Because decreased HRV is associated with an adverse outcome, researchers thought that increasing HRV would improve survival rates. Many of the interventions associated with decreased mortality such as exercise practice, cessation of smoking and drug therapy are also associated with increased HRV10-12. Respiratory activity is known to influence heart rate through both anatomical and physiological mechanisms13. Respiratory restraining using the slow-breathing technique is a useful adjunct therapy for cardiorespiratory control14. According to Chacko et al15, slow breathing at 6 cycles per minute increases the baroreflex sensitivity in normal subjects and patients with heart failure15. Slow abdominal breathing is known to decrease the sympathetic nervous system activity16. Abdominal breathing has been shown to reduce the occurrence of coronary events in individuals that have already suffered a heart attack. This type of breathing is known to reduce the tension in the respiratory muscle, to decrease functional symptomatology and to reduce anxiety and promote a feeling of relaxation17. Recent evidence suggests that slow breathing lowers blood pressure in patients with mild and moderate hypertension and those with resistant hypertension, without changes in medication18.There have been hardly any studies on the effect of diaphragmatic breathing maneuvers on heart rate variability in diabetic patients. Hence, the aim of this study was to determine the HRV in ischemic heart disease patients who have diabetes with or without autonomic neuropathy. Our research hypothesis was that the regular practice of diaphragmatic breathing would improve heart rate variability in ischemic heart disease patients with type 2 diabetes mellitus.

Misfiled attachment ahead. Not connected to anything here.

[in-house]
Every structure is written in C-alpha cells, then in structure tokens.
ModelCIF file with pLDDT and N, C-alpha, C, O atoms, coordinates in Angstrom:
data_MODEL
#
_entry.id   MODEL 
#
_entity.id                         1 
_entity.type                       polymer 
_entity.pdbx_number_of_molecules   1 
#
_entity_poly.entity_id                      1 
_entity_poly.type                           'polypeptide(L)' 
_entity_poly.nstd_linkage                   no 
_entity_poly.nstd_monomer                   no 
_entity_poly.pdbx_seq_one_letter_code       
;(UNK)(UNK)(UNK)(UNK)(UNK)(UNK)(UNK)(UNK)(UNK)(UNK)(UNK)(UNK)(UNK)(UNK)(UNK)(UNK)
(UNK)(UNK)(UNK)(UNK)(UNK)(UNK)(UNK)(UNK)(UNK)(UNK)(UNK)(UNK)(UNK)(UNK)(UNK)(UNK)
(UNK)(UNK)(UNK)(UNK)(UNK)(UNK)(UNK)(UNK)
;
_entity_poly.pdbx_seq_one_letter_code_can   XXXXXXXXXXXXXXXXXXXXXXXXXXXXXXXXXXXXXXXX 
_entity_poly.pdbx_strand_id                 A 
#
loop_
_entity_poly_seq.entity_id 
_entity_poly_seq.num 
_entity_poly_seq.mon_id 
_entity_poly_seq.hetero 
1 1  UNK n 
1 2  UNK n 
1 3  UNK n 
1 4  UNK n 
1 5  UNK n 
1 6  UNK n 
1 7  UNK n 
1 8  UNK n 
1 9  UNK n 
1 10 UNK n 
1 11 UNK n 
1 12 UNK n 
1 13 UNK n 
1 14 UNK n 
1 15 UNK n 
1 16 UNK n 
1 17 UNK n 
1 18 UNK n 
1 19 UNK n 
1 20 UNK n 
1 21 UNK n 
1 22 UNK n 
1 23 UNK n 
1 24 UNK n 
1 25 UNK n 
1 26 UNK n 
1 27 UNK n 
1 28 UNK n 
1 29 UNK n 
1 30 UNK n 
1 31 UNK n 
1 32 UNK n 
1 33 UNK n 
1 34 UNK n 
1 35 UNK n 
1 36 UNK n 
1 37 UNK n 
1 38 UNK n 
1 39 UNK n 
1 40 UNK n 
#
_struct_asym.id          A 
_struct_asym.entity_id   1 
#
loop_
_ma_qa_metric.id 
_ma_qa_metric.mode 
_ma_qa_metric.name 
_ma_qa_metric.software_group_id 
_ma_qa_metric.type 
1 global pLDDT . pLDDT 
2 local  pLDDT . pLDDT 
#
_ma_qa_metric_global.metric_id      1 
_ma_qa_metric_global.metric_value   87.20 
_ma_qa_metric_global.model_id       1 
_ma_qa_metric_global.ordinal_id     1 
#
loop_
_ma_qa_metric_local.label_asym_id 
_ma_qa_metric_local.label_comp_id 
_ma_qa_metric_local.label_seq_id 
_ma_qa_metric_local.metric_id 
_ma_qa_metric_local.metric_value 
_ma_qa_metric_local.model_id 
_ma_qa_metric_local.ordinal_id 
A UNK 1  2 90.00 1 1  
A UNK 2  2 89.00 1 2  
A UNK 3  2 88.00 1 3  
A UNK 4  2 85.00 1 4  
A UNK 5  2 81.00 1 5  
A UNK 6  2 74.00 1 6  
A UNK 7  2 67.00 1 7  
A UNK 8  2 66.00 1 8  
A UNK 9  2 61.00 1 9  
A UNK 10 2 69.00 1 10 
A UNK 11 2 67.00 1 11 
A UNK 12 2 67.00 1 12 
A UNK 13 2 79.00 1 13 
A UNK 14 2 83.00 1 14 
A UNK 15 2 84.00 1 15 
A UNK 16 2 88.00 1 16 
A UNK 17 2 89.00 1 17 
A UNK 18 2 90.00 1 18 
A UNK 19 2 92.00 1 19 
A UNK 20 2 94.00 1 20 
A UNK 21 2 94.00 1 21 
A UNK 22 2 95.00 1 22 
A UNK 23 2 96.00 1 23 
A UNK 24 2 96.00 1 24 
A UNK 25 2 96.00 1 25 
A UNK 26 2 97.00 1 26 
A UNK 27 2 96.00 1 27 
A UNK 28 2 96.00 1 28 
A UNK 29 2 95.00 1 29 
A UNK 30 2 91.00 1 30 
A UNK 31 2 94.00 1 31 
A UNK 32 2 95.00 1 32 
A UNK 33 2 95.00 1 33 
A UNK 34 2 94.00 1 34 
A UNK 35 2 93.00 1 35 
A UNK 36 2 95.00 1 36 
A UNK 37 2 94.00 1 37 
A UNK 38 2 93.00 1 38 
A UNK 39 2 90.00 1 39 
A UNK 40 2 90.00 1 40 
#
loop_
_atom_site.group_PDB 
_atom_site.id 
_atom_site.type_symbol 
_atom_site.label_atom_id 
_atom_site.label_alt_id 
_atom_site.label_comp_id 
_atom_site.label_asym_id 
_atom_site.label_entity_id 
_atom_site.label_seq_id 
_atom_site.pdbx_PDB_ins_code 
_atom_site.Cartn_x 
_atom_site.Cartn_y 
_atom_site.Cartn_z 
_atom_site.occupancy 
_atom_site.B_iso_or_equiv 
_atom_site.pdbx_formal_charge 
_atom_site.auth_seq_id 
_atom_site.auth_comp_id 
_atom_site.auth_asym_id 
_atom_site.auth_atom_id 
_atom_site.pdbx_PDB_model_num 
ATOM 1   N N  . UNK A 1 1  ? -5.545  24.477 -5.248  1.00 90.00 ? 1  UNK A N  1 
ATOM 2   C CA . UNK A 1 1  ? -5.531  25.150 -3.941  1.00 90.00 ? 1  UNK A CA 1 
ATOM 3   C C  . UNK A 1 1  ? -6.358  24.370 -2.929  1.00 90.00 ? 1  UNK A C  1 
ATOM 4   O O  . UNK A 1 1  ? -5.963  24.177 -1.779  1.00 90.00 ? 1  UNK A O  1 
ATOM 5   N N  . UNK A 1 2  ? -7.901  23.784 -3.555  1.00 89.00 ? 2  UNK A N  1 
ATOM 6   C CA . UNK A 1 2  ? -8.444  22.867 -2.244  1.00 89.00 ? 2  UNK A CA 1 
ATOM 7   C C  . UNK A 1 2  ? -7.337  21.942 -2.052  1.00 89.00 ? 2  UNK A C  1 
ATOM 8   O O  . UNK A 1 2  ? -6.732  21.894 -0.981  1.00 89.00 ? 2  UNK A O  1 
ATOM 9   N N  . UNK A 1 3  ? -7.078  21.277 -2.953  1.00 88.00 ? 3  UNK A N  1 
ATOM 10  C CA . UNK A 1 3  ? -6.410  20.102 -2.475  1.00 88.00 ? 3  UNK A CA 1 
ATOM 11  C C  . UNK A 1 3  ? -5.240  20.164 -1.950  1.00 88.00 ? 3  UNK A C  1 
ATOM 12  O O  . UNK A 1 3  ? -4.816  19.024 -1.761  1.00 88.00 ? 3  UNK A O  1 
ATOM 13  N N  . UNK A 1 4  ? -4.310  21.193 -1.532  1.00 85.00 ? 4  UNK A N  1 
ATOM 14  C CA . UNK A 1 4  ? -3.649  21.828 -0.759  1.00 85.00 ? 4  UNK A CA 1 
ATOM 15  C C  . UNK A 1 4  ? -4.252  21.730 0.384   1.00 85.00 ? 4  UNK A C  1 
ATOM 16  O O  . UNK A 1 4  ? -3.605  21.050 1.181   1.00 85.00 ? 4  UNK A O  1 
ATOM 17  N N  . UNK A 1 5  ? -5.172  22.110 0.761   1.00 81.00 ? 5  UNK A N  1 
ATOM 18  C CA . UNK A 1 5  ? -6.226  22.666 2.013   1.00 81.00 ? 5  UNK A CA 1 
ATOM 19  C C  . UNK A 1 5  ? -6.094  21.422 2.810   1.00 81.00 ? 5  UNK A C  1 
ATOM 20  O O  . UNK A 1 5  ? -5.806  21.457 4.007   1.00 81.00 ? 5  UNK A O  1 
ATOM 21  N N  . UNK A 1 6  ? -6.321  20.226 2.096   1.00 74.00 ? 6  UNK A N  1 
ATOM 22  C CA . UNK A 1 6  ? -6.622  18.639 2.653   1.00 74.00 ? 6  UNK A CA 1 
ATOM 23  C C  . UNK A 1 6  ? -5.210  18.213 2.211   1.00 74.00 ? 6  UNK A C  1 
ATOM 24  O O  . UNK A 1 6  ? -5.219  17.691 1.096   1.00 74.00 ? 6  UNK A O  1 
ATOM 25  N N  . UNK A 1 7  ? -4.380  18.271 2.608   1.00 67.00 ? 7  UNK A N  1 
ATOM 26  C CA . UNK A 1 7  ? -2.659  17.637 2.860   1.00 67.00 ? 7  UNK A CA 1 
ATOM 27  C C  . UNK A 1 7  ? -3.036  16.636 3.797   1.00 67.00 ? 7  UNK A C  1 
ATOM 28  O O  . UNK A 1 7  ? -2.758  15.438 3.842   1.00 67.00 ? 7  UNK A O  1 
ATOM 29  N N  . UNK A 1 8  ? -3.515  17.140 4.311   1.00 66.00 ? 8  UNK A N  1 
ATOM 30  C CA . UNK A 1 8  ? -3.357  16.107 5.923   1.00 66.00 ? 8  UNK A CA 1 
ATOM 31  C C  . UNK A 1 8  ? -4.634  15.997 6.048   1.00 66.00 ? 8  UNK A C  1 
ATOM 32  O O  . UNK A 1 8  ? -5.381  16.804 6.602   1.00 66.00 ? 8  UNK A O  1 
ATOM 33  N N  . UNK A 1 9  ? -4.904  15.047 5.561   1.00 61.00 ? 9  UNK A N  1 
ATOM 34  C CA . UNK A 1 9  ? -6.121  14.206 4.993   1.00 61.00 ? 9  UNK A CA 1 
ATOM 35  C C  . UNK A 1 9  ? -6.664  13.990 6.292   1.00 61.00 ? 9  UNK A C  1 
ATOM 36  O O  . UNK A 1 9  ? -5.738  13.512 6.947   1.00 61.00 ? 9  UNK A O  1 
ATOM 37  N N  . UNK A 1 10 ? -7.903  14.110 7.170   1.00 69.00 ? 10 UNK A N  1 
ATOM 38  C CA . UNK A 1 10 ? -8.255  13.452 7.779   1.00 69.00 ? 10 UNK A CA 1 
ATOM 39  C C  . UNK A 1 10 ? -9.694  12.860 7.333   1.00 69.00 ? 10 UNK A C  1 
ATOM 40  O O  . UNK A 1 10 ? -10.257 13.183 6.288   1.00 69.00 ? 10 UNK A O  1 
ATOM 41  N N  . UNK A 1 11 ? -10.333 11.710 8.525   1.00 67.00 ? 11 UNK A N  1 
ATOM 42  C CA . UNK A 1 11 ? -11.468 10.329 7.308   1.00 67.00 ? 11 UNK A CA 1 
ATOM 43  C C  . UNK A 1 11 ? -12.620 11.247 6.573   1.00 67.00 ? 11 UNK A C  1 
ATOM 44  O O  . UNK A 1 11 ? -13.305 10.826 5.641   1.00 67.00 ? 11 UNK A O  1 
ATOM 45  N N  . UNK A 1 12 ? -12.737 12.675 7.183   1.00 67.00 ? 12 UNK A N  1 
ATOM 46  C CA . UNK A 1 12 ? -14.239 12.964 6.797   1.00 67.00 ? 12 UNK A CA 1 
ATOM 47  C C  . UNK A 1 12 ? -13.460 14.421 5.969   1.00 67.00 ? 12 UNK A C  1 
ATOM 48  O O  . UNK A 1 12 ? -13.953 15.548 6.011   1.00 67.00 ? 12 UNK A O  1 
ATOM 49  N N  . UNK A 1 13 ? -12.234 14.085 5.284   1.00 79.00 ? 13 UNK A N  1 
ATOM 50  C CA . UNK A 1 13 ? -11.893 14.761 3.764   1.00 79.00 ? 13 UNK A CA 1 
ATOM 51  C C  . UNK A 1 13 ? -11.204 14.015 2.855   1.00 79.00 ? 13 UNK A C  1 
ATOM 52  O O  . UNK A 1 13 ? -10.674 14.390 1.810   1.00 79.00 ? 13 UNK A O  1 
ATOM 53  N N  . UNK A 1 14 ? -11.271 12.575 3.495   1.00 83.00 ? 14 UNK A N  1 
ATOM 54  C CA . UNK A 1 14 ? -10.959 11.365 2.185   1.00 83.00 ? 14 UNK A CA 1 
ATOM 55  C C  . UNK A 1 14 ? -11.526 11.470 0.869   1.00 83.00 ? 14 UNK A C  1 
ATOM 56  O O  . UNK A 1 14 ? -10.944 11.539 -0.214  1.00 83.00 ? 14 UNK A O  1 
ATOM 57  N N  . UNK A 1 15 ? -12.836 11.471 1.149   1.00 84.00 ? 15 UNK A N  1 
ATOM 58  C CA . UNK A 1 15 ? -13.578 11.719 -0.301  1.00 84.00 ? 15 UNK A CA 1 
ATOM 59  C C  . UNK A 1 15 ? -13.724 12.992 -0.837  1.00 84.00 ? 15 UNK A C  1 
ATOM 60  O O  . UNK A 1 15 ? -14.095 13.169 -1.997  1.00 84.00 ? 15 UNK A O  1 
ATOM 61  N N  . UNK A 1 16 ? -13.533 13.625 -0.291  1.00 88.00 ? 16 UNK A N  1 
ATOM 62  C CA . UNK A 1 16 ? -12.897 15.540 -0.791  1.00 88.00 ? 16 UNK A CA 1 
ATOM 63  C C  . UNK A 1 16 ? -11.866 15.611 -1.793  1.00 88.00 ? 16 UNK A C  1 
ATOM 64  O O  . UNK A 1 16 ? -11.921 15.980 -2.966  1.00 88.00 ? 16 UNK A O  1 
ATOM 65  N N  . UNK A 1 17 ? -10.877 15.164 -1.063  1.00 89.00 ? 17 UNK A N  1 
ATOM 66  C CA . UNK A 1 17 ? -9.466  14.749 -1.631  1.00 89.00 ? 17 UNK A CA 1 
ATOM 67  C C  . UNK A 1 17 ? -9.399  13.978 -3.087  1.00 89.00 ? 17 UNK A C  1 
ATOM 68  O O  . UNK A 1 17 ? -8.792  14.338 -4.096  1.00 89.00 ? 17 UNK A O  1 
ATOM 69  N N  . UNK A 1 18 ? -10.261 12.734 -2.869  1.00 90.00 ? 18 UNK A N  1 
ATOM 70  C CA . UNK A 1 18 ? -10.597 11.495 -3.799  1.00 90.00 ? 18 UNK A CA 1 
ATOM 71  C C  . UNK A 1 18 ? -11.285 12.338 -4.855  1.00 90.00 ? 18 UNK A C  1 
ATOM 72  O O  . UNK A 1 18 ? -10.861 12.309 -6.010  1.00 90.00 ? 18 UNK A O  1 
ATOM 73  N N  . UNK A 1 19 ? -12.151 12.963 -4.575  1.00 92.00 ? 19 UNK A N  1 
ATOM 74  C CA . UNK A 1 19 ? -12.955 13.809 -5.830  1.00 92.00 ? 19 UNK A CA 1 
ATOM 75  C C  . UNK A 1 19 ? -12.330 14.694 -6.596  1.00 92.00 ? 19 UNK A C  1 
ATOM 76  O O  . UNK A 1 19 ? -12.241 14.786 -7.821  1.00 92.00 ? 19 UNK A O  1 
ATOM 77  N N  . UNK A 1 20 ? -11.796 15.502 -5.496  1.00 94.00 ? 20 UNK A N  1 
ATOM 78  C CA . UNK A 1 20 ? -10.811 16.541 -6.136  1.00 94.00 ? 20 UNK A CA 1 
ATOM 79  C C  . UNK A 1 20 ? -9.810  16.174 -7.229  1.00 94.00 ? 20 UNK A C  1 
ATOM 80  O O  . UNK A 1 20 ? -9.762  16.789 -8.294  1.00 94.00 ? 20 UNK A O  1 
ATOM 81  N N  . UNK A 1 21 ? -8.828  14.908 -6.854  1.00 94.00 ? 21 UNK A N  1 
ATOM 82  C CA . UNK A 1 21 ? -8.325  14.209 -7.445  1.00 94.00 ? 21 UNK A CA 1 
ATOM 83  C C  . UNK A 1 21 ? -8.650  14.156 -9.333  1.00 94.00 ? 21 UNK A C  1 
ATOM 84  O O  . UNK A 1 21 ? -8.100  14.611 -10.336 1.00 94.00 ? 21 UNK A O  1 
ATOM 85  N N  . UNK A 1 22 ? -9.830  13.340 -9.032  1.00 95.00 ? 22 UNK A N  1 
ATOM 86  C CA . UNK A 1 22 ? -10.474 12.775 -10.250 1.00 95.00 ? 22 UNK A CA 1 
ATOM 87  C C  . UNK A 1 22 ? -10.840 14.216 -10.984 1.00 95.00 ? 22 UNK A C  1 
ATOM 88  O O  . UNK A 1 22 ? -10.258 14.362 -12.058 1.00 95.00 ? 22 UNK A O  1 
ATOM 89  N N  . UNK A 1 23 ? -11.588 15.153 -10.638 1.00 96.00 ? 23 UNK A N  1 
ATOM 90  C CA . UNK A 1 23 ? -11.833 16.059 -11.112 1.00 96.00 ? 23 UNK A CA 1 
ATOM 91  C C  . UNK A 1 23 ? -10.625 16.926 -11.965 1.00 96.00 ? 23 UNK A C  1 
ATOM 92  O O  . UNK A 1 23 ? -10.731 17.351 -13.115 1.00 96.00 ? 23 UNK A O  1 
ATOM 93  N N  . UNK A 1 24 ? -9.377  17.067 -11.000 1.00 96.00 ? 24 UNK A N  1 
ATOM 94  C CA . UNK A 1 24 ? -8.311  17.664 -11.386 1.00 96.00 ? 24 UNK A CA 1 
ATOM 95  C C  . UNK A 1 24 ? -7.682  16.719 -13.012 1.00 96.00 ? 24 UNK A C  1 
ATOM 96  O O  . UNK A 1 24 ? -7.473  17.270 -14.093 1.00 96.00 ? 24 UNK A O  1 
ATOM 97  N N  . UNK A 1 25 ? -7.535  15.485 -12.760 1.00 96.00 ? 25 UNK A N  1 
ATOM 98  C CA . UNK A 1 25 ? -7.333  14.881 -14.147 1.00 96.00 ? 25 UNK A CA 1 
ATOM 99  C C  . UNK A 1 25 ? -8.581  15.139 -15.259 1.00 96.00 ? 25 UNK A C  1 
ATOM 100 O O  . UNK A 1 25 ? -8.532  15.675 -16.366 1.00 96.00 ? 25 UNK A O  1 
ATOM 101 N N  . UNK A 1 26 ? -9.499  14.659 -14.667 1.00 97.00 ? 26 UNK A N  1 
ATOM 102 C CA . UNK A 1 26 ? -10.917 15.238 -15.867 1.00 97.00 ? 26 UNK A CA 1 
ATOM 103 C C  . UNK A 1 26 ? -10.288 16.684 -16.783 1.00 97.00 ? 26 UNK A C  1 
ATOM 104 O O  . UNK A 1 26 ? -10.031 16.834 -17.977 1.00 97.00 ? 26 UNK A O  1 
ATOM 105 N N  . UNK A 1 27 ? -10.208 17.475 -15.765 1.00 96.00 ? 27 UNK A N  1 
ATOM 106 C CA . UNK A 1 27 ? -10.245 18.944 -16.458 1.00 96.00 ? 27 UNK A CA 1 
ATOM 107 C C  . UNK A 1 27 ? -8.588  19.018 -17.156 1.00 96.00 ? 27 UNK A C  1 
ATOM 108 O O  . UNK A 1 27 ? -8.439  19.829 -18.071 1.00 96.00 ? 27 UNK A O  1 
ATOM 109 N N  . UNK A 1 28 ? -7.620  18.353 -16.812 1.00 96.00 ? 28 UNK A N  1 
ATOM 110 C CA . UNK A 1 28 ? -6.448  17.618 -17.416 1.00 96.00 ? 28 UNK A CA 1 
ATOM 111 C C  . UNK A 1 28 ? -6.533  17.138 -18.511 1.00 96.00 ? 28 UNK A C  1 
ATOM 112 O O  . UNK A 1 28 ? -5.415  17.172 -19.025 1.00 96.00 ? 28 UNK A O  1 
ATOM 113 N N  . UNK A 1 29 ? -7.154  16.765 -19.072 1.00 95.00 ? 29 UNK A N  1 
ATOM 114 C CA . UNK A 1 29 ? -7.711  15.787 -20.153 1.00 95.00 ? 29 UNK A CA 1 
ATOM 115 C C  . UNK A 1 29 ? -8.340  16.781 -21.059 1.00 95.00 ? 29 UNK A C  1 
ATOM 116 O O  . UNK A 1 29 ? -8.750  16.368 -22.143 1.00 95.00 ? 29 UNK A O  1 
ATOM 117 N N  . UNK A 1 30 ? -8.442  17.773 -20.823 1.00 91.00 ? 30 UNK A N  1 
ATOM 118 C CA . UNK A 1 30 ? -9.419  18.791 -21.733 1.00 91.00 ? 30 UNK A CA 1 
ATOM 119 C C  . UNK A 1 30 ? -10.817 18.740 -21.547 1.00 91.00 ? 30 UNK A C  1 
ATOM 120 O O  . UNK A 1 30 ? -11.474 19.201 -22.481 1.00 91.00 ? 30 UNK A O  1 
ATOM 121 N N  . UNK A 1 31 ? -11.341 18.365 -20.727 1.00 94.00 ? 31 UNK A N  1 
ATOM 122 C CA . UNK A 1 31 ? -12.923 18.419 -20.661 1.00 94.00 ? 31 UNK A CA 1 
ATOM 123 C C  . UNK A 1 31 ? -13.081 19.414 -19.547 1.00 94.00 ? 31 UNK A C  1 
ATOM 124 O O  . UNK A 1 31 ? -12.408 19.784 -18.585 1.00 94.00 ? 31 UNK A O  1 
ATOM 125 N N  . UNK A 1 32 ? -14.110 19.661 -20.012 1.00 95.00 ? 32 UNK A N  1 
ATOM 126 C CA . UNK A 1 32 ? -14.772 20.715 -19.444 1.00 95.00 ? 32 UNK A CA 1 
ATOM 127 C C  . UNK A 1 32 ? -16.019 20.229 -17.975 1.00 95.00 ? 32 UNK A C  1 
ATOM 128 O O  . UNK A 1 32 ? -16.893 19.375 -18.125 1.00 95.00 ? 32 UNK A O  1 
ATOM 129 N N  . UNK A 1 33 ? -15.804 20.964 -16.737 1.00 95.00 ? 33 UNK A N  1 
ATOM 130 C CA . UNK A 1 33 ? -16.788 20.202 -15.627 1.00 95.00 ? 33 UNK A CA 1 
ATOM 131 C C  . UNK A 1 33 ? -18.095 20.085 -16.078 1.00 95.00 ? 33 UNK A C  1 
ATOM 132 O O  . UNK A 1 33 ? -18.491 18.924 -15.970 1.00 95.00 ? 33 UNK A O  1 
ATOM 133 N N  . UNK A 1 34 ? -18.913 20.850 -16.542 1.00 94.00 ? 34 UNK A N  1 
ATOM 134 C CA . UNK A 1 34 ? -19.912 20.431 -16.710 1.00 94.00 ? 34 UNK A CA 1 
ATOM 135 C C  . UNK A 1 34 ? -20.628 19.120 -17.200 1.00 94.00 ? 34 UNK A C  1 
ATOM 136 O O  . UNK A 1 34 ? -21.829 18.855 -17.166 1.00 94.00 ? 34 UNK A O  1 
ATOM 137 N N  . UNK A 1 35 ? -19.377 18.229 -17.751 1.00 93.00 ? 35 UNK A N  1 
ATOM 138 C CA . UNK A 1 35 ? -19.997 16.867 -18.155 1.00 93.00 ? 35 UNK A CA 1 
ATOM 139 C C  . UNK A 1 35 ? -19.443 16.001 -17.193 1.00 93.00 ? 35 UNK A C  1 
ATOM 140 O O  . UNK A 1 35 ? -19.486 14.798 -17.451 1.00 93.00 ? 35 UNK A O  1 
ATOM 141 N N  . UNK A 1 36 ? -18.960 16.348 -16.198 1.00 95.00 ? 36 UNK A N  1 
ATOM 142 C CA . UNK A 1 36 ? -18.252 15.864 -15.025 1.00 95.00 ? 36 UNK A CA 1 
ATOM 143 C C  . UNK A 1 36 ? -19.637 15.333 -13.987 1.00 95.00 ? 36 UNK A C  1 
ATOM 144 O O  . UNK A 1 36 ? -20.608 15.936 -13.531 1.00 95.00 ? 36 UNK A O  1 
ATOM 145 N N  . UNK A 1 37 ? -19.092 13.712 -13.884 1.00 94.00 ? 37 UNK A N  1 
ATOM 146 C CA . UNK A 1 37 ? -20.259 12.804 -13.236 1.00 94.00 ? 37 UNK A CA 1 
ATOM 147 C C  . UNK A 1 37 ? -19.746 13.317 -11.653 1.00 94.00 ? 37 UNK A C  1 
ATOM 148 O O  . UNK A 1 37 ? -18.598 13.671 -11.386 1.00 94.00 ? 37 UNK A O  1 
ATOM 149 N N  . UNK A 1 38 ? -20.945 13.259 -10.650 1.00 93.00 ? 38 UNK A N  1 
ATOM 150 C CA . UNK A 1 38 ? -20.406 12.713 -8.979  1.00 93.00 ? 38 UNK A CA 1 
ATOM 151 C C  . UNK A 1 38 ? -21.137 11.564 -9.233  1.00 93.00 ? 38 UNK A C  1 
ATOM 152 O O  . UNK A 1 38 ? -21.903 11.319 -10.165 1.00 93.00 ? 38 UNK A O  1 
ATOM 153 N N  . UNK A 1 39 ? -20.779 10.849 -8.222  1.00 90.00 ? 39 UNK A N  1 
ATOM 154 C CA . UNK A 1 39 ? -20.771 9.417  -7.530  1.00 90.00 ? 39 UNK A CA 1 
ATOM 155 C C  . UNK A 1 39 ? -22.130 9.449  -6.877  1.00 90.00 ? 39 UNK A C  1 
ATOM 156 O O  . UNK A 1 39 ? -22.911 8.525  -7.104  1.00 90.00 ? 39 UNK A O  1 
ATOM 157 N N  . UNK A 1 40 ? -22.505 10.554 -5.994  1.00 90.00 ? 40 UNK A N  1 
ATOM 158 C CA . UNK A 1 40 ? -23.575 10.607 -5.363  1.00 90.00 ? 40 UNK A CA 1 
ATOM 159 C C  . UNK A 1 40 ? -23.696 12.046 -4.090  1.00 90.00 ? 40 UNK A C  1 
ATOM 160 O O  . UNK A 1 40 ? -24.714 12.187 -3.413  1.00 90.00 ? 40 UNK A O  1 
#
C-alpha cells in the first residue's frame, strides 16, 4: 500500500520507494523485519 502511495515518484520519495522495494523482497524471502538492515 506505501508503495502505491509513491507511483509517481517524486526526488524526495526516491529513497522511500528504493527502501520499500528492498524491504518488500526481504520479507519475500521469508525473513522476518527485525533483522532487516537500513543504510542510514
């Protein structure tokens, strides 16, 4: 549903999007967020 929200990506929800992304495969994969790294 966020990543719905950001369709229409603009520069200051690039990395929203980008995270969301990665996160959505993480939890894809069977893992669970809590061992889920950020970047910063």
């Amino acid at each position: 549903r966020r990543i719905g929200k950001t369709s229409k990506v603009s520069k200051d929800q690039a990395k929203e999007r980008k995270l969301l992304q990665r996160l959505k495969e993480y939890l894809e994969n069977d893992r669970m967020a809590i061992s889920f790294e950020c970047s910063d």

The study group consisted of 145 randomly selected male subjects from Kasturba Medical College Hospital, of Manipal University, India, with an age range of 40 -70 years. The patients' group consisted of 45 ischemic heart disease patients without diabetes, 52 patients with IHD and type 2 diabetes mellitus and the remaining 48 patients with IHD and diabetic autonomic neuropathy. After the inclusion and exclusion criteria were applied, patients were interviewed and general physical examination was carried out and the subjects' data on the clinical profile, pharmacological treatment and epidemiological profile were collected. Height, weight, waist-hip ratio, blood pressure, heart rate, respiratory rate and complete systemic examination were performed. A 12-lead electrocardiogram (ECG) was recorded and the findings were recorded. The glucose dehydrogenase method was used to measured glucose levels in the fasting blood samples. Glycosylated hemoglobin (HbA1C) was measured by the immunoturbidimetric method.